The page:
Originally posted on https://www.cruisehive.com/cruises-from-new-orleans-the-pros-and-cons/33804
New Orleans has a lot going for it in terms of sightseeing opportunities, various attractions, and great food. The New Orleans Cruise Port also tops the list and is a great homeport of choice for cruises going to the Caribbean or Mexico.
If you’re not sure whether you should choose the New Orleans Cruise Port, or cruise from somewhere else, consider the pros and cons we have provided here just for you. There are many excellent reasons why you should cruise out of New Orleans, but you will also need to take a few other factors into consideration as well.
If you’ve honestly considering choosing New Orleans for your cruise homeport, you’ll be glad to know that there are many advantages to enjoy. Below we’ve detailed as many pros as we could fit in this article, so you can know what to expect should you choose the Port of New Orleans for your cruise.
One of the most amazing things you’ll find if you visit New Orleans is that the port, and various places around the city, offer amazing panoramic views of the Mississippi River.
Located right next door the Julia Street Cruise Terminal is the Riverwalk, which stretches all the way from the Julia Street Cruise Port, all the way to the Canal Street Ferry Terminal.
From any place on the Riverwalk you can stand to take pictures, or just take in the views of the river. The Riverwalk is also home to The Outlet Collection at Riverwalk, which features various shops and restaurants. Some of the shops you’ll find there are:
The Riverwalk also has various events that you can participate in while visiting. To find out about any events taking place during your vacation, visit https://www.riverwalkneworleans.com/events.html.
If you travel just a bit further past the Canal Street Ferry, you’ll find yourself in the Woldenberg Riverfront Park, which runs alongside the river in the French Quarter.
There was a time when inhabitants of New Orleans were cut off from using the river for various reasons. But in the 70s and 80s, the Woldenberg Riverfront Park was put in between the city and the river, offering a mile-long stretch of grassy park starting at the Canal Street Terminal and ending somewhere around Clay Street.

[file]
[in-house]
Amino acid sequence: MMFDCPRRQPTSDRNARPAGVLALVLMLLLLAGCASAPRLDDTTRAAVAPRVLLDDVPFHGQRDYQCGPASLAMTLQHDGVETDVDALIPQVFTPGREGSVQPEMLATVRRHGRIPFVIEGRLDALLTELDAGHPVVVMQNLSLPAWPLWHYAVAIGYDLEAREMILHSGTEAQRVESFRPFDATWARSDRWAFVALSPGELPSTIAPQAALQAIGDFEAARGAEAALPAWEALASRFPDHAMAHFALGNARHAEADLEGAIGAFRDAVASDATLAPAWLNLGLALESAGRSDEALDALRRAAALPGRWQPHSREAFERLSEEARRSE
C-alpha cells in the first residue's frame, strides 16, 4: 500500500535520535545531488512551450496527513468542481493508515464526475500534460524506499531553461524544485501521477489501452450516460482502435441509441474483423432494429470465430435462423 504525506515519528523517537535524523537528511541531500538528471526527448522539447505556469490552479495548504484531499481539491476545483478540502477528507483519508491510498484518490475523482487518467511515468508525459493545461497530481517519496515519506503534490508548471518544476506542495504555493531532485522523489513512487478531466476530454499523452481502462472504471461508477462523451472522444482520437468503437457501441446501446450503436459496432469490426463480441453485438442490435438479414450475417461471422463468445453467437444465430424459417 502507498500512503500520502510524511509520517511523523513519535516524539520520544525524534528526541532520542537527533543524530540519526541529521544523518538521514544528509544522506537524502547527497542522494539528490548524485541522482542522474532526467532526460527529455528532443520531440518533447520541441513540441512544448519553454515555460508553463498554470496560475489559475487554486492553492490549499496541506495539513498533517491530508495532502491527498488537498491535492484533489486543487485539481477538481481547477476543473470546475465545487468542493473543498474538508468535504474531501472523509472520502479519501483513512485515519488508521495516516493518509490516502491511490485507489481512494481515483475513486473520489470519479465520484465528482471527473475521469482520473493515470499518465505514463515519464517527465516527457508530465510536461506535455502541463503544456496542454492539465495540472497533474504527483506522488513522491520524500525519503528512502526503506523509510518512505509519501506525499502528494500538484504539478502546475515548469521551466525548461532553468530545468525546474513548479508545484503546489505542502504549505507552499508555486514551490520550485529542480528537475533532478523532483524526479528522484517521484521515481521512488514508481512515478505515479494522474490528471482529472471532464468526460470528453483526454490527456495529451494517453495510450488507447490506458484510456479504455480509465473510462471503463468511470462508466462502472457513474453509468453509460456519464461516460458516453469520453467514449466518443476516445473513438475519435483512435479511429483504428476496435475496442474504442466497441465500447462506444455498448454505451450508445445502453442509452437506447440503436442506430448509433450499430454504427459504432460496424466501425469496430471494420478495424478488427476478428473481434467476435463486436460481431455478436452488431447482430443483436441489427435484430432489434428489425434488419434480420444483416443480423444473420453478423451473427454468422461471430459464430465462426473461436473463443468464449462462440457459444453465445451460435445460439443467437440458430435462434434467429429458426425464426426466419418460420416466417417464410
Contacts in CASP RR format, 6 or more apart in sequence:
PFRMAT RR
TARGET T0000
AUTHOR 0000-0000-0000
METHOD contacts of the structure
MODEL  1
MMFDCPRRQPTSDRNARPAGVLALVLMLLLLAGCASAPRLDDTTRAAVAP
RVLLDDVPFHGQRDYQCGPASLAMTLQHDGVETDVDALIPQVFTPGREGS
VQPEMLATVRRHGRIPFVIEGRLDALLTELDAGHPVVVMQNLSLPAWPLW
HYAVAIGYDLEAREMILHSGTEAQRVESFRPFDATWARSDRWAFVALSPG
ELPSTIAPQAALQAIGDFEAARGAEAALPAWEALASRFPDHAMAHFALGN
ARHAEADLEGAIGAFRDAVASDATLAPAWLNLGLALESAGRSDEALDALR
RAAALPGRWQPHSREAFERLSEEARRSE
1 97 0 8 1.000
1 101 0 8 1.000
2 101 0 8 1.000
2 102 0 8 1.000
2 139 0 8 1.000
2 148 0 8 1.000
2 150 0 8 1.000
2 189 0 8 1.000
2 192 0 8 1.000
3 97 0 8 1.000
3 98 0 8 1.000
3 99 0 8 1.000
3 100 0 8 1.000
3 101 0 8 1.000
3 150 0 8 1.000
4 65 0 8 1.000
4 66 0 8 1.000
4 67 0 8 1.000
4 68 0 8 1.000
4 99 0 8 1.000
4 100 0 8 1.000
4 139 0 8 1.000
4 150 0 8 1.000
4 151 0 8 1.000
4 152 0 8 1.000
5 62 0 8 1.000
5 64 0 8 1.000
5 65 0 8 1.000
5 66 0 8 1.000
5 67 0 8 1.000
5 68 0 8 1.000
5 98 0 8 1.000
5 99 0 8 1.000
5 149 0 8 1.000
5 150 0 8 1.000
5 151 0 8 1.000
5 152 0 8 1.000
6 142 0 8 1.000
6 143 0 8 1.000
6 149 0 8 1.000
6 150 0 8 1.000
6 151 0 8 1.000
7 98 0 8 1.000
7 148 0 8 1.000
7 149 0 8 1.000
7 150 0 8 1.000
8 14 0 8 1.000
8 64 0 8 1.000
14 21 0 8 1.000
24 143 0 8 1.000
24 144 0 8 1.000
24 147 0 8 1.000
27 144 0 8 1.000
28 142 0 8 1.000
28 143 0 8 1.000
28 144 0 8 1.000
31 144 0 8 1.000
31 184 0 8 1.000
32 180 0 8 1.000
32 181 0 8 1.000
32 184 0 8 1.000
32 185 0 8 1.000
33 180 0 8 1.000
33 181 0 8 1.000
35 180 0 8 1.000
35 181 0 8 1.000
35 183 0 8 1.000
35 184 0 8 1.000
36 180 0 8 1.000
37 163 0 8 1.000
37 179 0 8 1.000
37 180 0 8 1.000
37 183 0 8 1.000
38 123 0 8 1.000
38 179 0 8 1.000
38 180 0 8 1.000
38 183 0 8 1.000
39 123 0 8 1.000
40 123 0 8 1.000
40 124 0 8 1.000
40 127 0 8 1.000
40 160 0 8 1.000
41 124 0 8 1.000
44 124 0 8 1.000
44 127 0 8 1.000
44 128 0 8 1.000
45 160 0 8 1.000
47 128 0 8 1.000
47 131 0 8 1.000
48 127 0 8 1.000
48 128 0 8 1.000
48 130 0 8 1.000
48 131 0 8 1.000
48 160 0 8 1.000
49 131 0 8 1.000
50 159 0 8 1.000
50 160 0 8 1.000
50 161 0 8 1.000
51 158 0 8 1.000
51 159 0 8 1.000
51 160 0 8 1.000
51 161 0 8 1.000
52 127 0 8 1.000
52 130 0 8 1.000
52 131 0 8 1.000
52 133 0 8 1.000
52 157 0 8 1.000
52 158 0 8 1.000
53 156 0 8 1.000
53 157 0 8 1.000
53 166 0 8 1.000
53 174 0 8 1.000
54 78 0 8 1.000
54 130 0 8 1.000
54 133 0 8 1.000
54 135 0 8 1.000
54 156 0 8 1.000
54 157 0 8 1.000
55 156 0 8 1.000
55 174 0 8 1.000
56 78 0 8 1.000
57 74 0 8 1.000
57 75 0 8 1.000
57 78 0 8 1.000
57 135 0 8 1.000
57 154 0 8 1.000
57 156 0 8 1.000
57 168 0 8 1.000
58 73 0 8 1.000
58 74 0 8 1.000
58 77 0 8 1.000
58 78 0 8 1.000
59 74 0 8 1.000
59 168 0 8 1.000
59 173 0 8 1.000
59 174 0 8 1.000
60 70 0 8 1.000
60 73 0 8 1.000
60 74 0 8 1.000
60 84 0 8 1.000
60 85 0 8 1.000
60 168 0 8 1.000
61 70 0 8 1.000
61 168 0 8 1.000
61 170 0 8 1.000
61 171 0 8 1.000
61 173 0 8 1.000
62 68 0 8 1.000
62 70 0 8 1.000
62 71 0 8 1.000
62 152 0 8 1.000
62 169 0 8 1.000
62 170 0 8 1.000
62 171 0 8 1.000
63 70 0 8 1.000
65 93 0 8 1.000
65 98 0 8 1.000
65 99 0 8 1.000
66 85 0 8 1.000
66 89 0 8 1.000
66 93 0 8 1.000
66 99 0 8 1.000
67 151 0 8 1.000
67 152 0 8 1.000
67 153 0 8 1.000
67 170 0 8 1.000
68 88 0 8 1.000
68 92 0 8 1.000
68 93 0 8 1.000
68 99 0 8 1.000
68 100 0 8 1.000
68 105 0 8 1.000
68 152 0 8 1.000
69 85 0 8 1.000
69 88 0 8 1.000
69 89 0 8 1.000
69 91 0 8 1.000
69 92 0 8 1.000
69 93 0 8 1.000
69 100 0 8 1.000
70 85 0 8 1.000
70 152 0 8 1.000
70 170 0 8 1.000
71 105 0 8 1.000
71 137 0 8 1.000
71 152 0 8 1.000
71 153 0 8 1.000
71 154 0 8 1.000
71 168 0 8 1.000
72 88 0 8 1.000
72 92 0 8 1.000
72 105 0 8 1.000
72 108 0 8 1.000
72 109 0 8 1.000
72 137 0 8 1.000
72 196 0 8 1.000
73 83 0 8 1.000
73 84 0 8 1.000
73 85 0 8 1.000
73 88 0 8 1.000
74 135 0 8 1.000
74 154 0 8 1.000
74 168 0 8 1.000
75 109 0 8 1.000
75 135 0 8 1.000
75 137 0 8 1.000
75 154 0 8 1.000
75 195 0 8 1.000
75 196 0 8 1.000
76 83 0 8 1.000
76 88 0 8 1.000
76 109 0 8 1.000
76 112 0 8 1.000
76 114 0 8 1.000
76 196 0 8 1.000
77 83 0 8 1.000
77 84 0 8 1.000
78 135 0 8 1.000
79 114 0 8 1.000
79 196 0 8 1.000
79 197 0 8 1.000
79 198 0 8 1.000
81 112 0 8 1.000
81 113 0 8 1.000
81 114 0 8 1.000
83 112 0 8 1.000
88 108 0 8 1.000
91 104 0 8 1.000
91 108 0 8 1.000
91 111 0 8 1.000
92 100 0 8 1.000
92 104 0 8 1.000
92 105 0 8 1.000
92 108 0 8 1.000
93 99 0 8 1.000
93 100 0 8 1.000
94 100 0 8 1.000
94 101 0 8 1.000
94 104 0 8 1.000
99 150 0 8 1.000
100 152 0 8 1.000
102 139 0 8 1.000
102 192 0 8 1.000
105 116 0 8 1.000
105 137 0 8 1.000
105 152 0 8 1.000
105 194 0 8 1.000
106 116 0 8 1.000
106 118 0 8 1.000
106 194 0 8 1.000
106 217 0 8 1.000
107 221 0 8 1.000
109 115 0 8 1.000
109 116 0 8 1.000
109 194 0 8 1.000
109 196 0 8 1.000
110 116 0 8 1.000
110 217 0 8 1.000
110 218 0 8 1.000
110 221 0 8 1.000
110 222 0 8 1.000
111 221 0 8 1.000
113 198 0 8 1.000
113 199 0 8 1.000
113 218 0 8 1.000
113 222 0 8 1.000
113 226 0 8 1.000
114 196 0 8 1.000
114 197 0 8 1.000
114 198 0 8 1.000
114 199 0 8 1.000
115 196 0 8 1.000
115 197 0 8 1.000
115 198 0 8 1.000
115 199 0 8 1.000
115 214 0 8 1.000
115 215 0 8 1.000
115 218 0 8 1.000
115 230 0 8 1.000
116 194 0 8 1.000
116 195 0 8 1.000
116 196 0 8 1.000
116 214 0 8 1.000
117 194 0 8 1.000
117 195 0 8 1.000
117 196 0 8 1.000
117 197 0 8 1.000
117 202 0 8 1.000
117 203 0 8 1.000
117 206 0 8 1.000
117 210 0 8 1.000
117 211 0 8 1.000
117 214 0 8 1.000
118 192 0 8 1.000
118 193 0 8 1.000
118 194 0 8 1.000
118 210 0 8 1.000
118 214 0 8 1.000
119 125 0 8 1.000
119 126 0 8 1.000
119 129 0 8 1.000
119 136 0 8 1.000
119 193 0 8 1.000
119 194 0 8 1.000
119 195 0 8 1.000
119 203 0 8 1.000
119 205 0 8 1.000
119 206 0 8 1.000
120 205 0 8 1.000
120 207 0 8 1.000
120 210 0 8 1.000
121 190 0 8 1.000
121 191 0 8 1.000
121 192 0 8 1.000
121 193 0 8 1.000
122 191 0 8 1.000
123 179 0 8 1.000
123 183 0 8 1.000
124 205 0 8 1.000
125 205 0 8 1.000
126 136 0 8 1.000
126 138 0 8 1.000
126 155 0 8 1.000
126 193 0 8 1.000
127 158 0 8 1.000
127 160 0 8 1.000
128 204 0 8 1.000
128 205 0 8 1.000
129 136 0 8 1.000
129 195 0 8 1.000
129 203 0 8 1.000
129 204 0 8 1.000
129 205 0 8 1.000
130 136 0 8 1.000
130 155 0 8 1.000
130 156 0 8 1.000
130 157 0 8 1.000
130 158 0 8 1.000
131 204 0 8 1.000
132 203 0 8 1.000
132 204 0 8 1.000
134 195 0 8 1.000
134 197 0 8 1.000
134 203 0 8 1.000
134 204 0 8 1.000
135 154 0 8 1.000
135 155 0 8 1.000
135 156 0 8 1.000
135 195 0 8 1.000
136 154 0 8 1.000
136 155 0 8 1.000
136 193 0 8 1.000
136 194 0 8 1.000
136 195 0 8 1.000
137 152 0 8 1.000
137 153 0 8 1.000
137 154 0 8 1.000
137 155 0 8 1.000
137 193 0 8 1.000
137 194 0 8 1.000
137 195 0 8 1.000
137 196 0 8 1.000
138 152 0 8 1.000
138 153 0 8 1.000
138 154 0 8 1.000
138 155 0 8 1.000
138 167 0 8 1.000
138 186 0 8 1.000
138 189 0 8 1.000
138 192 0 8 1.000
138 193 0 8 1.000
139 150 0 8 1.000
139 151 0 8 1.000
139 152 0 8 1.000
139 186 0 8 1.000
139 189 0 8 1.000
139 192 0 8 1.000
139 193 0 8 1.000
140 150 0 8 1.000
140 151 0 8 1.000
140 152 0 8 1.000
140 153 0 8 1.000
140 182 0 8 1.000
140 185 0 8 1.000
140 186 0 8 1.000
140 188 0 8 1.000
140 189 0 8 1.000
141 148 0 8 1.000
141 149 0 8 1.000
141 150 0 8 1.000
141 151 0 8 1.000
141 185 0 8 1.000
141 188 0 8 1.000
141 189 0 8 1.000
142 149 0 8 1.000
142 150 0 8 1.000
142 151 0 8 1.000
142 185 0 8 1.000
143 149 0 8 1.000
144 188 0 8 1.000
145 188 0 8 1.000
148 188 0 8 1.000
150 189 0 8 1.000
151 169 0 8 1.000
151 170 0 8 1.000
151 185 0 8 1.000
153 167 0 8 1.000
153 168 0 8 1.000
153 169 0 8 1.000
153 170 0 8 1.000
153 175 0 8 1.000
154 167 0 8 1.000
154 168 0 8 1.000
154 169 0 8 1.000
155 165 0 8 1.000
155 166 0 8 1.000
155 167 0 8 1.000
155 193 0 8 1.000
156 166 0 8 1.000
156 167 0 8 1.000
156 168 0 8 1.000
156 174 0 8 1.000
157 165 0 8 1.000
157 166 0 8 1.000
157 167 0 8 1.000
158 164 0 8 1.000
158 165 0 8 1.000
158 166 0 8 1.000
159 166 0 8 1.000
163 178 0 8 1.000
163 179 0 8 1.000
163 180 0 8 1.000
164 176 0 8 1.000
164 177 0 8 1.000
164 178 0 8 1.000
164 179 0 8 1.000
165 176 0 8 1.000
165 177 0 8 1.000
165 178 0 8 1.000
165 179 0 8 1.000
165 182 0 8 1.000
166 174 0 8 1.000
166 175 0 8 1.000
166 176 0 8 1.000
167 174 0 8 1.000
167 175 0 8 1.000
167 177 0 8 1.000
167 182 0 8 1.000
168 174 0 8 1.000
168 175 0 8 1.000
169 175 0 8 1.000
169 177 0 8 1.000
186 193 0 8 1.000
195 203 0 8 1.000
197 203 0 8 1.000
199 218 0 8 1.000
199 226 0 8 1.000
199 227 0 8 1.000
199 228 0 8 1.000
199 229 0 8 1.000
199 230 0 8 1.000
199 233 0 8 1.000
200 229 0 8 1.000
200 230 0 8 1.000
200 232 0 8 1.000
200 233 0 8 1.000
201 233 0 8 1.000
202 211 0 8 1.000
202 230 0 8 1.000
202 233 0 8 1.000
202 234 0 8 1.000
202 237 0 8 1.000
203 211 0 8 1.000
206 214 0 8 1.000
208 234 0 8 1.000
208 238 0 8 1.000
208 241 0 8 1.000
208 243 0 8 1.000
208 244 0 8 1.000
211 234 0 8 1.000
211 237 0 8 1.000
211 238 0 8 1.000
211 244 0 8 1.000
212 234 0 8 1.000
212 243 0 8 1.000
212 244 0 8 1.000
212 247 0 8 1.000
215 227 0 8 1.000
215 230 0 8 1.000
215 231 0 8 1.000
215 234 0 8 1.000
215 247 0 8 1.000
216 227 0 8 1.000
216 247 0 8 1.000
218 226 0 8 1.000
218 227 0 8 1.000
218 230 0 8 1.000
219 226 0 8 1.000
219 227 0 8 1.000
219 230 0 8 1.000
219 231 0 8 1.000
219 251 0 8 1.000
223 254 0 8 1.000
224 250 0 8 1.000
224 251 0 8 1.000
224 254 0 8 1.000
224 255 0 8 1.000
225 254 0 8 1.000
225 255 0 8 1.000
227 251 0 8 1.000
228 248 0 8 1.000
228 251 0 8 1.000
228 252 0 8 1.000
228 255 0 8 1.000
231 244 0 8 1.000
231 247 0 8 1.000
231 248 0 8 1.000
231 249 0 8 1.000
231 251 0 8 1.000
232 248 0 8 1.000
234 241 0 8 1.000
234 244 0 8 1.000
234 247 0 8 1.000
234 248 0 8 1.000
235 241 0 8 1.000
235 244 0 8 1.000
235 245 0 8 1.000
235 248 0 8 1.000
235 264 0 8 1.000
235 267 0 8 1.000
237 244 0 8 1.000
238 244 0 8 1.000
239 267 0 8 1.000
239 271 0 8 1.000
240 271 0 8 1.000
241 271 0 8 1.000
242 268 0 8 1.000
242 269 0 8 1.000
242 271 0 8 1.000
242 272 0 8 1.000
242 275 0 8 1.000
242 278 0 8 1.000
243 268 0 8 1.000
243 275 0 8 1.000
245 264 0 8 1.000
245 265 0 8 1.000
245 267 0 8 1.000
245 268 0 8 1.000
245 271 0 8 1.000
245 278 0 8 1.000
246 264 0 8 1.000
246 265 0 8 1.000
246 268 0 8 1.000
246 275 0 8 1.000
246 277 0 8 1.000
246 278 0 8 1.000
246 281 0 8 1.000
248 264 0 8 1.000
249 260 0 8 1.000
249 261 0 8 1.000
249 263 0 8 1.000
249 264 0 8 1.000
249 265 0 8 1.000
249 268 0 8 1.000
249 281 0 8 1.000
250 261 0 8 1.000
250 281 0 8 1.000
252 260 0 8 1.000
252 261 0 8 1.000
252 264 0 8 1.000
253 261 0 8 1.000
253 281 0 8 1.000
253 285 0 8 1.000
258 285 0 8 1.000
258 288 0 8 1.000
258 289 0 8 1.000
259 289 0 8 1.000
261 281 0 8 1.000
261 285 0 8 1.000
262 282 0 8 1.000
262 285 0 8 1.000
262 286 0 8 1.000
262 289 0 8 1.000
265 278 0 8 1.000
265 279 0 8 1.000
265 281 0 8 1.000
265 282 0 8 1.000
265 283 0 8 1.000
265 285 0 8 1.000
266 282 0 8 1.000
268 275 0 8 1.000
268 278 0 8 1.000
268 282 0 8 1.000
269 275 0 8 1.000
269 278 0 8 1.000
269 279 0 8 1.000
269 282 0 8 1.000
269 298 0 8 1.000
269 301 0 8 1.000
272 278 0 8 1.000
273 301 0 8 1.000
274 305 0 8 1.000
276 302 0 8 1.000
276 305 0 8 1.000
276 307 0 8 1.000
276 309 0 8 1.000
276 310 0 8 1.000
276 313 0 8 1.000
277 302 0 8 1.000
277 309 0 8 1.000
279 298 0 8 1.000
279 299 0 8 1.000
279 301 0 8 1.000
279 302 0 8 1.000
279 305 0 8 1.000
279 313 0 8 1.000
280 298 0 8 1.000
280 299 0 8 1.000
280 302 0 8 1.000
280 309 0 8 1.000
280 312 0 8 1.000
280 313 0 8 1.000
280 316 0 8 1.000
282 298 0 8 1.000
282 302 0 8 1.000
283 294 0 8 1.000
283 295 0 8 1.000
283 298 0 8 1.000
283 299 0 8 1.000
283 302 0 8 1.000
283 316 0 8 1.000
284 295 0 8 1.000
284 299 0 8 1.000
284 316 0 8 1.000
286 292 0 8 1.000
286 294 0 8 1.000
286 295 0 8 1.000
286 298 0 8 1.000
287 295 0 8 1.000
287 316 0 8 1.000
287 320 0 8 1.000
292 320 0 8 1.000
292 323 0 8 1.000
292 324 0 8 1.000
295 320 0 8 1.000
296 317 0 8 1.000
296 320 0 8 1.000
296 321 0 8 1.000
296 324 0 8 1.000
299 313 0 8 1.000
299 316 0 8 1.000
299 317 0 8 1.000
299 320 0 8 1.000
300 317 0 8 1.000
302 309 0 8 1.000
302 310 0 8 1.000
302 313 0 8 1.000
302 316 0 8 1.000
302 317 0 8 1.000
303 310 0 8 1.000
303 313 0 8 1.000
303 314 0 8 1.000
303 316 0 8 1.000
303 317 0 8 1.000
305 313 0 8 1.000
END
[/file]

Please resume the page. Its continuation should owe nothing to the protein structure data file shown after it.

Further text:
This sprawling 16-acre space between the river and the French Quarter gives you excellent access to the river and the many photographic opportunities there. If you arrive a few hours early before your ship leaves, this is an excellent place to hang out, relax, and enjoy nature until it’s time to board your ship.
If it’s super hot while you wait, the 90-foot water feature out in front of the Audubon Aquarium of the Americas is a great spot for kids to run through and cool off while the adults watch from the shade.
After you’ve had some fun splashing in the water feature and taking in views of the Mississippi River, head inside the Aquarium to find yourself immersed in a breathtaking underwater world. Visit penguins, stingrays, sharks, turtles, and more, the aquarium is a great place for children or any animal lovers to learn about all kinds of various underwater tropical animals.
For a little bit of history, and some more amazing views of the river, you don’t want to miss Jackson Square, located in the French Quarter. It’s actually right next to the Woldenberg Riverfront Park.
Back in the 18th Century, Jackson Square was known as “Place d’Armes”. At the time it was used only as a public square, home to military parades and an open air market. After the battle of New Orleans in 1814, the square was redesigned, a statue of General Andrew Jackson was erected, and the square was renamed after the general.